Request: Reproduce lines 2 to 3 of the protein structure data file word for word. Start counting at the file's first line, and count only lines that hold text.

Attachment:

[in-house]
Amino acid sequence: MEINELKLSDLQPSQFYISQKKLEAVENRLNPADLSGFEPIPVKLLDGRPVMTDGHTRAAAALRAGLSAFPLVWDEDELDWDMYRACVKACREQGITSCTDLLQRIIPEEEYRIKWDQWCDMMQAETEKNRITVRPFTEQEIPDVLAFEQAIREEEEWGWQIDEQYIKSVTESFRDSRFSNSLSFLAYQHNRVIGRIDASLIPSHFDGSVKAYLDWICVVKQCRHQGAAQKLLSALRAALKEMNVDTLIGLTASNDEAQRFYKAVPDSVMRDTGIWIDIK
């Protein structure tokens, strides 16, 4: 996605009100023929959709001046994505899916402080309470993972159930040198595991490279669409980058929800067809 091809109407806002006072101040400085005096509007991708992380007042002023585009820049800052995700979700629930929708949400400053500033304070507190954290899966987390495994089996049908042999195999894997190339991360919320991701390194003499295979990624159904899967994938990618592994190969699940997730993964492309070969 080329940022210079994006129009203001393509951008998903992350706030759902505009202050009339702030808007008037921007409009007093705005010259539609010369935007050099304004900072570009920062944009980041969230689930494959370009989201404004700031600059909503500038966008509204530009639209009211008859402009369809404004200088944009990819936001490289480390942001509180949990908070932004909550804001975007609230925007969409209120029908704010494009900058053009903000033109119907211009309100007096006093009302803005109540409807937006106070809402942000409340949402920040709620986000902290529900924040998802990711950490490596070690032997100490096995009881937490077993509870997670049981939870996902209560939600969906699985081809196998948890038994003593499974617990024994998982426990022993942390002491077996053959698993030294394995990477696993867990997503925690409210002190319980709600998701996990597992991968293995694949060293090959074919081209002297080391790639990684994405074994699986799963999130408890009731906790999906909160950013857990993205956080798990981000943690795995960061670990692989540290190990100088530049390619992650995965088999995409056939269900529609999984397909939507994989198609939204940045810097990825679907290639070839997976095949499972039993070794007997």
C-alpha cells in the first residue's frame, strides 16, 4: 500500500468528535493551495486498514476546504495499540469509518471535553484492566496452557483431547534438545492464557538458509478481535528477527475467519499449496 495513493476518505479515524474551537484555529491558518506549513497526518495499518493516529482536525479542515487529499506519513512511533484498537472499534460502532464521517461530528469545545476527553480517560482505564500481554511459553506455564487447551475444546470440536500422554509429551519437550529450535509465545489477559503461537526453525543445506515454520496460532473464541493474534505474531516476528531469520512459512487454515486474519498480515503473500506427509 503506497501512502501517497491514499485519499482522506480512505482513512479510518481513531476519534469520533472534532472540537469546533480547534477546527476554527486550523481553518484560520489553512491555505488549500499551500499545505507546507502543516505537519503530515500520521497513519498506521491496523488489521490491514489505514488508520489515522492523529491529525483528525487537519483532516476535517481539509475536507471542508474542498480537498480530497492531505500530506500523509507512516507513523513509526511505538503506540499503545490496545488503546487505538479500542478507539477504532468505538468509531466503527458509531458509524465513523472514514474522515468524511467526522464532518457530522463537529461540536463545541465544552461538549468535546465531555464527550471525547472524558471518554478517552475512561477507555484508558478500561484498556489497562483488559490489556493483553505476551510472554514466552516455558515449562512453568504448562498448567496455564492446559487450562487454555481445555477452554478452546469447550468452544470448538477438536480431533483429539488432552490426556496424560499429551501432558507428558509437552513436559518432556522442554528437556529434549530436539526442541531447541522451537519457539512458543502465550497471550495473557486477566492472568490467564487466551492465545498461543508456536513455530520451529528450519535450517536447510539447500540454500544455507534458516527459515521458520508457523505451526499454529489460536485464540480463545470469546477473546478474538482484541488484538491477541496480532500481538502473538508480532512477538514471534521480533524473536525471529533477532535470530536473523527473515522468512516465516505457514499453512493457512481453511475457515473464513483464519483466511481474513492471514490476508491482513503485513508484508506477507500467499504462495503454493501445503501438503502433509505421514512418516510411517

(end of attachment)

Amino acid sequence: MEINELKLSDLQPSQFYISQKKLEAVENRLNPADLSGFEPIPVKLLDGRPVMTDGHTRAAAALRAGLSAFPLVWDEDELDWDMYRACVKACREQGITSCTDLLQRIIPEEEYRIKWDQWCDMMQAETEKNRITVRPFTEQEIPDVLAFEQAIREEEEWGWQIDEQYIKSVTESFRDSRFSNSLSFLAYQHNRVIGRIDASLIPSHFDGSVKAYLDWICVVKQCRHQGAAQKLLSALRAALKEMNVDTLIGLTASNDEAQRFYKAVPDSVMRDTGIWIDIK
């Protein structure tokens, strides 16, 4: 996605009100023929959709001046994505899916402080309470993972159930040198595991490279669409980058929800067809 091809109407806002006072101040400085005096509007991708992380007042002023585009820049800052995700979700629930929708949400400053500033304070507190954290899966987390495994089996049908042999195999894997190339991360919320991701390194003499295979990624159904899967994938990618592994190969699940997730993964492309070969 080329940022210079994006129009203001393509951008998903992350706030759902505009202050009339702030808007008037921007409009007093705005010259539609010369935007050099304004900072570009920062944009980041969230689930494959370009989201404004700031600059909503500038966008509204530009639209009211008859402009369809404004200088944009990819936001490289480390942001509180949990908070932004909550804001975007609230925007969409209120029908704010494009900058053009903000033109119907211009309100007096006093009302803005109540409807937006106070809402942000409340949402920040709620986000902290529900924040998802990711950490490596070690032997100490096995009881937490077993509870997670049981939870996902209560939600969906699985081809196998948890038994003593499974617990024994998982426990022993942390002491077996053959698993030294394995990477696993867990997503925690409210002190319980709600998701996990597992991968293995694949060293090959074919081209002297080391790639990684994405074994699986799963999130408890009731906790999906909160950013857990993205956080798990981000943690795995960061670990692989540290190990100088530049390619992650995965088999995409056939269900529609999984397909939507994989198609939204940045810097990825679907290639070839997976095949499972039993070794007997």